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Black Horse is the duo of vocalist, guitarist, and keyboardist April Goettle and vocalist, guitarist, and programmer A.P. Schroder, both longtime indie rockers with an aggravated edge and a dark world view that explodes into thick, noisy slabs of feedback drenched sludge. Their twin guitar attack is both extreme and tuneful, a sinister blend of industrial grind, distorted metal, arty post-punk clatter, and garage band simplicity. Using drum machines, keyboard loops, and twin electric guitars turned up to 12, they paint grim portraits of urban life full of booze, sleaze, and sorrow, full of dive bars, abandoned cars, lost weekends and desolate garbage strewn alleyways.
Goettle was born in Deerlodge, Montana and is a Gemini. Her parents were rodeo hands so she grew up on the road listening to country music on the car radio. In school she loved Dolly Parton, Cindy Lauper and Prince. She started playing guitar, but never made the leap to being in bands until she left home and moved to Seattle. She played in a couple of all-girl punk bands, Slink and the Apocalypsticks, finally deciding to start her own group. An ad in the local indie newspaper led her to A. P. Schroder who turned out to be the guitar player of her dreams. Schroder was born on July 18, 1975, somewhere on the great Northern Plains. He made his way to Seattle and joined The Building Press, a power trio that played songs marked by meandering arrangements, open ended improvisations, and odd melodic structures in styles ranging from rock to free jazz. The Building Press was alternately known as both brilliant and messy and unfocused, the musical equivalent of a nervous breakdown.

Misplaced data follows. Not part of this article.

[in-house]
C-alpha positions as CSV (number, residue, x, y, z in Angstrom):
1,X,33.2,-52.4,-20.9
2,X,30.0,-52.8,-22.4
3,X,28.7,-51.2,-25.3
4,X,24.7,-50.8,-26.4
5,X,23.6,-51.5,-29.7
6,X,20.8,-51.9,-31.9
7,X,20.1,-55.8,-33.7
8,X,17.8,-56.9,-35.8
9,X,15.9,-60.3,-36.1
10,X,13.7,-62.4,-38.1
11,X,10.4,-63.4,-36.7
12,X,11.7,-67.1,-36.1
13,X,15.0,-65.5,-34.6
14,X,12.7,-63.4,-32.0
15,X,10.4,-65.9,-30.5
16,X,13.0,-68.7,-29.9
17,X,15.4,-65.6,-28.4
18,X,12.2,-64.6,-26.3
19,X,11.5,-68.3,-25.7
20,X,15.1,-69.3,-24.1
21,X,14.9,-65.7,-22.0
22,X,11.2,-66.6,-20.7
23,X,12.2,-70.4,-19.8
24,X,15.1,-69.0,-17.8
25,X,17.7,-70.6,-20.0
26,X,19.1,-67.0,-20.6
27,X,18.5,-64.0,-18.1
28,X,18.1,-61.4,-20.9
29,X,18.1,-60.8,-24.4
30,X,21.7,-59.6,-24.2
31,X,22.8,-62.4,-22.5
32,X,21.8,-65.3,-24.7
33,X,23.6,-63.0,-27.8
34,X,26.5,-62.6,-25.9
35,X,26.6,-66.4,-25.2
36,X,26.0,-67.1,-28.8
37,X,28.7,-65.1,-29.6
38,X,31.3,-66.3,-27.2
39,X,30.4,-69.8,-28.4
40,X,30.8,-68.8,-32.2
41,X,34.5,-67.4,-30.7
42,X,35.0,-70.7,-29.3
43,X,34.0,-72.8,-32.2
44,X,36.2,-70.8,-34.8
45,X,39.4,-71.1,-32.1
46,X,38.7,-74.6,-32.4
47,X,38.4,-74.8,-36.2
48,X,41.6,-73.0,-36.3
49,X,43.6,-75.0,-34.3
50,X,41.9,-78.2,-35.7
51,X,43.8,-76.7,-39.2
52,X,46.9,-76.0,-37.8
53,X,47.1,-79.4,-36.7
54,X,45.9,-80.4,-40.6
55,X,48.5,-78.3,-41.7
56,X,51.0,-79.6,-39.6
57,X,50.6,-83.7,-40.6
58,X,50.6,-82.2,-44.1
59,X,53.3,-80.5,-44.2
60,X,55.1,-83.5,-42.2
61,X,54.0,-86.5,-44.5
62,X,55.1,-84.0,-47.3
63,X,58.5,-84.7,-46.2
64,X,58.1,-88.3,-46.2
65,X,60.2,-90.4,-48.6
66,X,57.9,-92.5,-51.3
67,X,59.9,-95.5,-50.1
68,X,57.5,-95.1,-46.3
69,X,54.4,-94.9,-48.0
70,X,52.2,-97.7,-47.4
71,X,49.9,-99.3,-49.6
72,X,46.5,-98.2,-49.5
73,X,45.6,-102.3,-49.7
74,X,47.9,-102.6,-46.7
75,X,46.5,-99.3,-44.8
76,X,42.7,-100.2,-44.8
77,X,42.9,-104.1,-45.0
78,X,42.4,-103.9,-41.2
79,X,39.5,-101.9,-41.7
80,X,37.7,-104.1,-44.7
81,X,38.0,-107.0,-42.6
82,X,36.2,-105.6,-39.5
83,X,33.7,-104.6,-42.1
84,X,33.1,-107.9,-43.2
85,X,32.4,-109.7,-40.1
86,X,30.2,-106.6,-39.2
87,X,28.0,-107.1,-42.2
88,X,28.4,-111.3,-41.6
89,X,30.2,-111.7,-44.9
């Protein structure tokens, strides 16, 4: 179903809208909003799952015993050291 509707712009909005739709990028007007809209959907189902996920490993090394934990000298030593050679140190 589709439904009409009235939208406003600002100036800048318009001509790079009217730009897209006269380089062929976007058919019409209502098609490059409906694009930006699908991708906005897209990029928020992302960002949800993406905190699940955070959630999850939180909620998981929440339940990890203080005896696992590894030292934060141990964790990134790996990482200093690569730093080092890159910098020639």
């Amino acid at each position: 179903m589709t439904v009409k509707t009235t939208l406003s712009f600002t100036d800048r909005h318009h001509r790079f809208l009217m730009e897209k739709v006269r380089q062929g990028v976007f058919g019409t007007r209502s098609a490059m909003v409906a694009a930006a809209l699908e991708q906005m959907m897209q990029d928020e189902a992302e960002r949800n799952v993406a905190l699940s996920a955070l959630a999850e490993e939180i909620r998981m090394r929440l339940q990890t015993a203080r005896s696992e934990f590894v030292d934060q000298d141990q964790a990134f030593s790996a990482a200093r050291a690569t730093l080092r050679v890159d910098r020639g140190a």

He stayed with the band until they went on extended hiatus, contributing to two LPs The Amplitude of Frequencies Over Time and Young Money two EPs and various tracks on compilations. He joined Goettle in a more traditionally formatted rock band, but the other players were always on the road with other outfits. In 2004 after a frustrating year, they bought a drum machine, rewrote their songs for two guitars and moved to New York.
They use vintage late Œ80s drum machines, one of which is customized with an exposed circuit board so Schroder can bend the circuits manually to create various unnatural sounds, to generate the rhythms. In some cases they use two drum machines layered on top of each other and run through a series of filters to blast the beats out in real time. With their distorted guitar attack and Goettle¹s dark keyboard textures, they create an unholy din.
Their impressive debut, The Black Arts of Black Horse, is out on their own label, and they¹re indie all the way, producing the album, managing themselves, booking their own tours and doing their own publicity. Both work full time when they¹re not on the road. ~ j. poet, Rovi